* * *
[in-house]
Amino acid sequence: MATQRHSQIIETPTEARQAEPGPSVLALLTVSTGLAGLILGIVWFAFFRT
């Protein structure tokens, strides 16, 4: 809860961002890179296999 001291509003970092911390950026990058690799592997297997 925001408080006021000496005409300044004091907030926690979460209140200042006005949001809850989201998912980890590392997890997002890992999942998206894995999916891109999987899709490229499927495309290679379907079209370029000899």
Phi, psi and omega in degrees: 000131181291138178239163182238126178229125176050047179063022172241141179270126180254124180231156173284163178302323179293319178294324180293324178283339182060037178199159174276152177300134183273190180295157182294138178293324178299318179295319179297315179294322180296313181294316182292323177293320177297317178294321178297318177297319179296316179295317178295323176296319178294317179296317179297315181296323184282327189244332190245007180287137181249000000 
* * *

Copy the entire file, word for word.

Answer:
[in-house]
Amino acid sequence: MATQRHSQIIETPTEARQAEPGPSVLALLTVSTGLAGLILGIVWFAFFRT
């Protein structure tokens, strides 16, 4: 809860961002890179296999 001291509003970092911390950026990058690799592997297997 925001408080006021000496005409300044004091907030926690979460209140200042006005949001809850989201998912980890590392997890997002890992999942998206894995999916891109999987899709490229499927495309290679379907079209370029000899």
Phi, psi and omega in degrees: 000131181291138178239163182238126178229125176050047179063022172241141179270126180254124180231156173284163178302323179293319178294324180293324178283339182060037178199159174276152177300134183273190180295157182294138178293324178299318179295319179297315179294322180296313181294316182292323177293320177297317178294321178297318177297319179296316179295317178295323176296319178294317179296317179297315181296323184282327189244332190245007180287137181249000000 